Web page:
Ethniciodo Rodenydo
Ethniciodo Rodenydo
1 month ago
Reply to  Stephen Walshe

Do not forget the role of television and the media which has normalised divorce and even glamourized it. They have also given us a bunch of selfish, narcissistic and immature “celebrities” as role models who are, of course, the least suitable people to be role models

Jim R
Jim R
1 month ago
Reply to  Stephen Walshe

The problem is not the ease of divorce but that the laws allow and encourage the children to be used as pawns by narcissistically wounded spouses. It’s not enough to reject your ex – you need all your friends and family and especially the children to reject him too. That’s worse than losing the role model – the role model is turned into a caricature and scoundrel in the childrens’ eyes. Of course his death would have been better for them because then they continue to see him positively.

Last edited 1 month ago by Jim R
Ian Stewart
Ian Stewart
1 month ago
Reply to  Stephen Walshe

Yes but is it your ‘best’ life you’re living? Are you as happy as you can be? That’s the mantra now, and screw the kids. People are mocked by trendy people for sticking with it, especially for the sake of the kids.

Jim R
Jim R
1 month ago
Reply to  Ian Stewart

Actually I don’t think I’ve ever heard anyone mocked for staying in a marriage. The judgment is almost all in the other direction – such as your observation that people divorce for flaky reasons such as ‘living their best life’. In reality its the most difficult decision anyone ever makes in their life and the consequences are horrific in ways you probably cannot even imagine. Perhaps you might just count your blessings that you are not in a situation so unbearable that the horrors of divorce are an improvement?

Last edited 1 month ago by Jim R
Matt M
Matt M
1 month ago

If, as is often reported, there has been an increase in the number of children with anxiety problems, surely divorce is the main reason for it. Yet it is often overlooked in favour of explanations like the rise of social media. I have always suspected that this is because it is too painful to look at how much damage our drive for personal fulfillment has done to our kids.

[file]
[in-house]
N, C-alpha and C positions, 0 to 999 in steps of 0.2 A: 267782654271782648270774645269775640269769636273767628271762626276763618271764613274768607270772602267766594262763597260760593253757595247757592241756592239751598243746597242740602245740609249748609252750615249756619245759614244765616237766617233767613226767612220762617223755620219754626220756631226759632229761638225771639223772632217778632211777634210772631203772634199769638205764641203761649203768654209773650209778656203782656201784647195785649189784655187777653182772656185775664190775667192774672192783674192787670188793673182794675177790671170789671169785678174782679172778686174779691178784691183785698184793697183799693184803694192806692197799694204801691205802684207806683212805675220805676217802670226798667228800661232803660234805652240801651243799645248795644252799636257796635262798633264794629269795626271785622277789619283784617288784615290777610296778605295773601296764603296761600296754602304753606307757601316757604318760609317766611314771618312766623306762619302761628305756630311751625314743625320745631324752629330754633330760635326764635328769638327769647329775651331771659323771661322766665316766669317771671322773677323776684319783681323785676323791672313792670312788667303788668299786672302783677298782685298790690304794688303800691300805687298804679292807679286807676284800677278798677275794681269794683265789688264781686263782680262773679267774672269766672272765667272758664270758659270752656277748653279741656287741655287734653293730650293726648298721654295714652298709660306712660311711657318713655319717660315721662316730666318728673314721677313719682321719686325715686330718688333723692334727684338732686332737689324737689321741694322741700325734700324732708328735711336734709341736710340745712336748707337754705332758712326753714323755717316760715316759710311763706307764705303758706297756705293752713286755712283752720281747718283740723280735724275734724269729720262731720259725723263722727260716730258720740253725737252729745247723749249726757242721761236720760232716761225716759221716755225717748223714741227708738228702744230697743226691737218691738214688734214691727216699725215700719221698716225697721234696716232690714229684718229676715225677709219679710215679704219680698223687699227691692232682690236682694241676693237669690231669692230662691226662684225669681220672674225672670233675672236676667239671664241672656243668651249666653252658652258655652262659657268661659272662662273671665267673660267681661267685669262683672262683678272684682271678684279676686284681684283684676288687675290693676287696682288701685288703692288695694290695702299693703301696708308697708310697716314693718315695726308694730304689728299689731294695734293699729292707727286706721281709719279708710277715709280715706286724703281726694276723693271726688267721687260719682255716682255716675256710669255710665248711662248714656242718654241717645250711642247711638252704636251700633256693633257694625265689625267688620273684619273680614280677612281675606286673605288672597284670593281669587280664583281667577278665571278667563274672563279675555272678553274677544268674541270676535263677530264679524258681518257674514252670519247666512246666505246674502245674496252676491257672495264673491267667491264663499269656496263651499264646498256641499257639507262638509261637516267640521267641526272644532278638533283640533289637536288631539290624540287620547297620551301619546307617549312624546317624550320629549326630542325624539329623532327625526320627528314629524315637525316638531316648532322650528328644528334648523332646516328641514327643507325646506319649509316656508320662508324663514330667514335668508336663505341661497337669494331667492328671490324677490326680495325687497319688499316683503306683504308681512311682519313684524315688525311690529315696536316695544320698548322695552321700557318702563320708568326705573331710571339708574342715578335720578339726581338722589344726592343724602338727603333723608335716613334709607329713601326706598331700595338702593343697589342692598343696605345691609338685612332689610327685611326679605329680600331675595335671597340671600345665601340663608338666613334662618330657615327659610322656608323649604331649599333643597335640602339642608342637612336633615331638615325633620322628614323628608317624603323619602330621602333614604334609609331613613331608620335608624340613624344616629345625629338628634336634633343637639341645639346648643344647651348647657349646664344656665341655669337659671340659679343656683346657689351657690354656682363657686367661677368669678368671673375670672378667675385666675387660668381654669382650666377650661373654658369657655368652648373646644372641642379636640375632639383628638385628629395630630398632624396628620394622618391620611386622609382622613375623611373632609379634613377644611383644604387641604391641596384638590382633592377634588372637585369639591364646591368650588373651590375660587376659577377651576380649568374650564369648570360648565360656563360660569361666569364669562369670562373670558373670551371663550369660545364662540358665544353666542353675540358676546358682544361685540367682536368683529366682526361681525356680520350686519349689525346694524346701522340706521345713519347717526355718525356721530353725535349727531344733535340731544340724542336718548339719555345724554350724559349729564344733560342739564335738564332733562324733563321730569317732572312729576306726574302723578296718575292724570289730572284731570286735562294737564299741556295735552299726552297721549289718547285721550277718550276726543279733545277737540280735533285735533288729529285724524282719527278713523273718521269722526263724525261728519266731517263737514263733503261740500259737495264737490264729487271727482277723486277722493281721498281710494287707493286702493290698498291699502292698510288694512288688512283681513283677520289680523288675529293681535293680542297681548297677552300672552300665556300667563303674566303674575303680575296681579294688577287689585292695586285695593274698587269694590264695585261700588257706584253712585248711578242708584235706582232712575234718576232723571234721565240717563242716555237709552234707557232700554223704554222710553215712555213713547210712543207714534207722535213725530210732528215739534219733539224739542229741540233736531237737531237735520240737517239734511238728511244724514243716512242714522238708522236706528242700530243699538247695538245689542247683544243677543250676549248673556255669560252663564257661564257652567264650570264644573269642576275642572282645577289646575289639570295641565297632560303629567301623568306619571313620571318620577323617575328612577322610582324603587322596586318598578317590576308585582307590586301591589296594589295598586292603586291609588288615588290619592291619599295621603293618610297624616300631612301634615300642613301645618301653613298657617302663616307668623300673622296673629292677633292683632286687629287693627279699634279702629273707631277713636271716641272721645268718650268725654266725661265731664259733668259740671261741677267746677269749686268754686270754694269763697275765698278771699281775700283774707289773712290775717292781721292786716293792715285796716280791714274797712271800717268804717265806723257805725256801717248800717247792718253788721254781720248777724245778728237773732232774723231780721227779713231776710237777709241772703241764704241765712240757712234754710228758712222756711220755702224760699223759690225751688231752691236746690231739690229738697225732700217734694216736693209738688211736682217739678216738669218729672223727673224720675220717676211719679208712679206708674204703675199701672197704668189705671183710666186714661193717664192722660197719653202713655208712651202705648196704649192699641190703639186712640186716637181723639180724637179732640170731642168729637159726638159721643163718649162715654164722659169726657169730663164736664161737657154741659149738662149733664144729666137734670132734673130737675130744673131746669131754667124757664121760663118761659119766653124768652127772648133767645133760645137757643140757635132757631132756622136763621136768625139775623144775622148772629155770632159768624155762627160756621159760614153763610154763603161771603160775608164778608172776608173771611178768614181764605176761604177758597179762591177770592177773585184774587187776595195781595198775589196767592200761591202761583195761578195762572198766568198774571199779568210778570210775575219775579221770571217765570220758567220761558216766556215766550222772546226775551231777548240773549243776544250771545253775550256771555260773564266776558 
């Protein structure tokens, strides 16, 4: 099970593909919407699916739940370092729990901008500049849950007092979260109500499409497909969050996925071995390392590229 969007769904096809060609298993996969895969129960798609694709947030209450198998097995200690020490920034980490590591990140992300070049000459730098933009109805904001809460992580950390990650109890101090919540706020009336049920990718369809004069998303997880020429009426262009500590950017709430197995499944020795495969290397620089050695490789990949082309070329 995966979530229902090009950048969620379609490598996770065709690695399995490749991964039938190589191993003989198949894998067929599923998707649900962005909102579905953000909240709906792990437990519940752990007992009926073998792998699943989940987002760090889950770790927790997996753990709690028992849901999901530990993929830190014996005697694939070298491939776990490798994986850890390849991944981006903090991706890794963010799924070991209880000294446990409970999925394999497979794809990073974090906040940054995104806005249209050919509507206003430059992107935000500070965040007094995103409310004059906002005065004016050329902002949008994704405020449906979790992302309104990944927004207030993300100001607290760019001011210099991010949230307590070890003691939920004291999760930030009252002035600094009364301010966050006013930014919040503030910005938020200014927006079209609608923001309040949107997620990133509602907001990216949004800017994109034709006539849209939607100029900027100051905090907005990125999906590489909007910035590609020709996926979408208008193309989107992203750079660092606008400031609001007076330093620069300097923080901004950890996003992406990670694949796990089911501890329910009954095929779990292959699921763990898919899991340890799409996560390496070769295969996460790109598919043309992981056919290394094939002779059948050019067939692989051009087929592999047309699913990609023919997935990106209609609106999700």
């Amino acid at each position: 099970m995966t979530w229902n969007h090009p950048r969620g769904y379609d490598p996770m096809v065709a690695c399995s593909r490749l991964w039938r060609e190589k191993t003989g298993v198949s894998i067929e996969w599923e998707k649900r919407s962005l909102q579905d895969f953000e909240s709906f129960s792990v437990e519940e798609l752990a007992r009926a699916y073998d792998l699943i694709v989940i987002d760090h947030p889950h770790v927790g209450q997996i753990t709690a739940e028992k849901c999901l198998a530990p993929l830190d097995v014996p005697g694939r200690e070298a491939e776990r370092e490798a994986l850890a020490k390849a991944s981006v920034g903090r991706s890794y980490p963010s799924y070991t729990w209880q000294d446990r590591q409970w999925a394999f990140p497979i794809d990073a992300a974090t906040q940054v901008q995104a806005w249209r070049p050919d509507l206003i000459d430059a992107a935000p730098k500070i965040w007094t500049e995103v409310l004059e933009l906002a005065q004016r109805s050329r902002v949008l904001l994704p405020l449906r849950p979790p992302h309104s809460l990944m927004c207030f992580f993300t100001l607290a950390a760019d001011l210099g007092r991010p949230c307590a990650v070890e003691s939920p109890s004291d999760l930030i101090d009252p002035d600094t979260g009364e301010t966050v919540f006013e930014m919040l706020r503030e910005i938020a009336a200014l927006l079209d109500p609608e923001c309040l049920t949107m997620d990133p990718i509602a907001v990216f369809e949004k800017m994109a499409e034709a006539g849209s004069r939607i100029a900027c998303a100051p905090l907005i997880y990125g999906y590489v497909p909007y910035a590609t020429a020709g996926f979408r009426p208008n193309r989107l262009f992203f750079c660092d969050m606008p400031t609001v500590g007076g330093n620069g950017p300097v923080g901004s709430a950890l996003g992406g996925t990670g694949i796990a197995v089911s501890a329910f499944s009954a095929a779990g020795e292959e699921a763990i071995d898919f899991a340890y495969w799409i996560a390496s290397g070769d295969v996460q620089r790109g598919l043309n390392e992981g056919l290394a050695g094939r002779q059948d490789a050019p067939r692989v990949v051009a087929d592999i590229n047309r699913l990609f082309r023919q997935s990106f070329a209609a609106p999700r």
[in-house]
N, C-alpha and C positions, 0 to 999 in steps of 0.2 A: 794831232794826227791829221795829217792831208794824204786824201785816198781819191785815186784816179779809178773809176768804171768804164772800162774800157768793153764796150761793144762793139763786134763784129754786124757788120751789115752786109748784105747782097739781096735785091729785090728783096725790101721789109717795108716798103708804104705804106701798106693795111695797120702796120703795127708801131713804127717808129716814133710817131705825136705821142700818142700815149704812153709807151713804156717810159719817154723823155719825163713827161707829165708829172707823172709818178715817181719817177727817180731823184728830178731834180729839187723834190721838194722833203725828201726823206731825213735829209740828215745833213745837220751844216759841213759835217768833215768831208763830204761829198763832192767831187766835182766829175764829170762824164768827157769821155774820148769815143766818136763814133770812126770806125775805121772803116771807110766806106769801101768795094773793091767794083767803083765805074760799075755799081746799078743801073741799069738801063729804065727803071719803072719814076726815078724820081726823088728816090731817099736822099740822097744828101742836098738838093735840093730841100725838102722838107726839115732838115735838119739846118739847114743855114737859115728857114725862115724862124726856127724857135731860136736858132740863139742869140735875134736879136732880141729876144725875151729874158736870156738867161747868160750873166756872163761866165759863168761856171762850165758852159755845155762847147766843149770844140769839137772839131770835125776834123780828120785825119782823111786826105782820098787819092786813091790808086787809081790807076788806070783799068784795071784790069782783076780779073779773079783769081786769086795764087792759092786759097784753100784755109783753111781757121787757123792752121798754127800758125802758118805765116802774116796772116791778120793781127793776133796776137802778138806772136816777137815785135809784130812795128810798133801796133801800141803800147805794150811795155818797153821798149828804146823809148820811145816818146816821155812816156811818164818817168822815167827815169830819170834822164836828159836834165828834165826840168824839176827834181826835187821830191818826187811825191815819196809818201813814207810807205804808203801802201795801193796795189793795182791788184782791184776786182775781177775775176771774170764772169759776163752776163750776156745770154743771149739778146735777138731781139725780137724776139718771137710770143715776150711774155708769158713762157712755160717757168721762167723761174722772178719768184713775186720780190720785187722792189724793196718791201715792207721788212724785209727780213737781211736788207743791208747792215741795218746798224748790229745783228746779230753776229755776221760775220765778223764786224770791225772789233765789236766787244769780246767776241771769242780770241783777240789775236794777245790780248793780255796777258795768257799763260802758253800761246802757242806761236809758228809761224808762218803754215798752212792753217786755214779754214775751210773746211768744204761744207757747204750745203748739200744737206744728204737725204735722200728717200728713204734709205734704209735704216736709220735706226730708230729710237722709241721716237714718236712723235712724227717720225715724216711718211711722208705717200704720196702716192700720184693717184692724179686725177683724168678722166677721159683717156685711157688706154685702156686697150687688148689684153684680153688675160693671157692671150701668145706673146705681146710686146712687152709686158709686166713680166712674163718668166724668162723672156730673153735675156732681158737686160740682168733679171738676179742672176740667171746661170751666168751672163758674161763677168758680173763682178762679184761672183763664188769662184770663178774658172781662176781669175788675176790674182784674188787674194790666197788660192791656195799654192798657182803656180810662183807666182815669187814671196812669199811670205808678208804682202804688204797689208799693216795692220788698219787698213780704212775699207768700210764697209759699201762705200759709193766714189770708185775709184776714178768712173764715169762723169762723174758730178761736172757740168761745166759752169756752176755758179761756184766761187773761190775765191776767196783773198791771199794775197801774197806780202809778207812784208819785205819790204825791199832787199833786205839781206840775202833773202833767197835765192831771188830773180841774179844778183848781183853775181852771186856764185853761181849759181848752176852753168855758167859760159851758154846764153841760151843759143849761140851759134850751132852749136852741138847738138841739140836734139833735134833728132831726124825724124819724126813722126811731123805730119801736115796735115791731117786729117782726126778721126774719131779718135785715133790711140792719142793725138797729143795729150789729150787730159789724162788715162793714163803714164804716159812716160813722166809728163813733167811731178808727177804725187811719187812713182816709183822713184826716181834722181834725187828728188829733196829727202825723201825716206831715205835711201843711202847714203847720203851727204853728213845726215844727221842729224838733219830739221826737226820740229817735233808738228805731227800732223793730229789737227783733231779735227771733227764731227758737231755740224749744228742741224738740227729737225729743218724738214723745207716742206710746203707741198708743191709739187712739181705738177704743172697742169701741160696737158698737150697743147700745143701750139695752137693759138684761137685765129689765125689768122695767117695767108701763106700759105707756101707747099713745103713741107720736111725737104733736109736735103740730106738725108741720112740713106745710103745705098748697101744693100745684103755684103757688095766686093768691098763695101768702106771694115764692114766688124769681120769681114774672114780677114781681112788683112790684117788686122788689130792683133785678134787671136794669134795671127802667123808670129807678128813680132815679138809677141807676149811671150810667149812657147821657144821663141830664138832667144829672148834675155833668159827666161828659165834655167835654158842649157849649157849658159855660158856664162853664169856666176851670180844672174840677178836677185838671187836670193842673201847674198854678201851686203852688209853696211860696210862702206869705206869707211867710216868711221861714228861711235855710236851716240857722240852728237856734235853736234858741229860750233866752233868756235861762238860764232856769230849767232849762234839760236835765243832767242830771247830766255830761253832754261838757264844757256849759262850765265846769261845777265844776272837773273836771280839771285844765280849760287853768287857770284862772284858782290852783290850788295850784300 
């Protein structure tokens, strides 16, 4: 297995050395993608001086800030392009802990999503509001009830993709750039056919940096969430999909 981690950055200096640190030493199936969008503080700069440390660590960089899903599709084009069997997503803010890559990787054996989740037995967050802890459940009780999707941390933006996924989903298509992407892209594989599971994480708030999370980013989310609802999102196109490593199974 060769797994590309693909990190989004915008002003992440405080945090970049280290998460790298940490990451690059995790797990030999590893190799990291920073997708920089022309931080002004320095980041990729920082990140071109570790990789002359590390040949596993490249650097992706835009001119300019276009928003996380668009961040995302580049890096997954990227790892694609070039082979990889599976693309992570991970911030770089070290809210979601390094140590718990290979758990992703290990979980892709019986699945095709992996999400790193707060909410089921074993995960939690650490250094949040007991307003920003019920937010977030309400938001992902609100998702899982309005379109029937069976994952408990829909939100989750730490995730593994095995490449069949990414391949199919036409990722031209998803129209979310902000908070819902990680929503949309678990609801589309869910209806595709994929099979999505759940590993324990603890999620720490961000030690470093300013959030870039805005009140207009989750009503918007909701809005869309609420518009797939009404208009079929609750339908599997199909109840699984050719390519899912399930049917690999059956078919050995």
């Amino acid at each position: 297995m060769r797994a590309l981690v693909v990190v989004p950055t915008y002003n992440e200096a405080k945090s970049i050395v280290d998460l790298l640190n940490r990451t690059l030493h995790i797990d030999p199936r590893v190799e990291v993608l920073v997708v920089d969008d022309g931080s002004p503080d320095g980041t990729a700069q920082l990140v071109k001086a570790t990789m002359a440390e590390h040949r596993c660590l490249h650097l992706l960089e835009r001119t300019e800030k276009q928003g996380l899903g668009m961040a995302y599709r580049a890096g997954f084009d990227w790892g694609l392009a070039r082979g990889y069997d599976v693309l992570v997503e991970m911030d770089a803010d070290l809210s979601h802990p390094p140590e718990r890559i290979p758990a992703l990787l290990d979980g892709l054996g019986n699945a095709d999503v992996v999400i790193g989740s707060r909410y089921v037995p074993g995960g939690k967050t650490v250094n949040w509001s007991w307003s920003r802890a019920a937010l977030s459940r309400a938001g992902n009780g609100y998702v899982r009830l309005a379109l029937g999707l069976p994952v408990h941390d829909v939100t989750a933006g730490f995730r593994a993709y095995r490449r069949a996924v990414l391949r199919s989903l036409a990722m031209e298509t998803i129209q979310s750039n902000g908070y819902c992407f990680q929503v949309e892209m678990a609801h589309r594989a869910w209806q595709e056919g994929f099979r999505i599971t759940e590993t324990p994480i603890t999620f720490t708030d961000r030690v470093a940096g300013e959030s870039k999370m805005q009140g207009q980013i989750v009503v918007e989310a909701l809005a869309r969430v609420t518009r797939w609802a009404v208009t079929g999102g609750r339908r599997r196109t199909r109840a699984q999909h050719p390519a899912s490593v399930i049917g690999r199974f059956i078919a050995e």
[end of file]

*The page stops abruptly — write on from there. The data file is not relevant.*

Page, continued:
Penny Adrian
Penny Adrian
1 month ago
Reply to  Matt M

I agree. When you have children, if you can live together peacefully without exposing them to fights – and provided there is no abuse going on – it’s a good idea to remain together until they are adults.
But children in families where there is domestic violence being committed are in EXTREME danger of physical and psychological harm, and in these cases, divorce is the only good option for the children.

Matt M
Matt M
1 month ago
Reply to  Penny Adrian

Yes I agree. Where there is no danger to either the wife or the kids, the parents should try to stay together until the children leave home.

Last edited 1 month ago by Matt M
Jim R
Jim R
1 month ago
Reply to  Matt M

So why did anxiety rates massively spike after the advent of social media when divorce rates stayed relatively constant? It’s easy to smugly declare that people resort to divorce too easily (patting yourself on the back for your stoicism), but its really not for you to judge. The same people who cannot resist the urge to engage in high conflict divorce are the ones who cannot resist the urge to engage in high conflict marriage. What the kids need is peace – and forcing parents to choose between two high conflict scenarios is hardly an answer. As a society we cannot bring peace to bad marriages but we could make divorce much less damaging by getting rid of the family law cartels who profit from increasing conflict.

Ethniciodo Rodenydo
Ethniciodo Rodenydo
1 month ago

It certainly bears out my experience of watching my children’s friends grow up.
In every case the children caught in the middle suffered greatly, all going off the rails to a greater rather than a lesser extent, all achieving less than they should hve done academically and all carrying the scars into early adulthood.

Last edited 1 month ago by Ethniciodo Rodenydo
Jim R
Jim R
1 month ago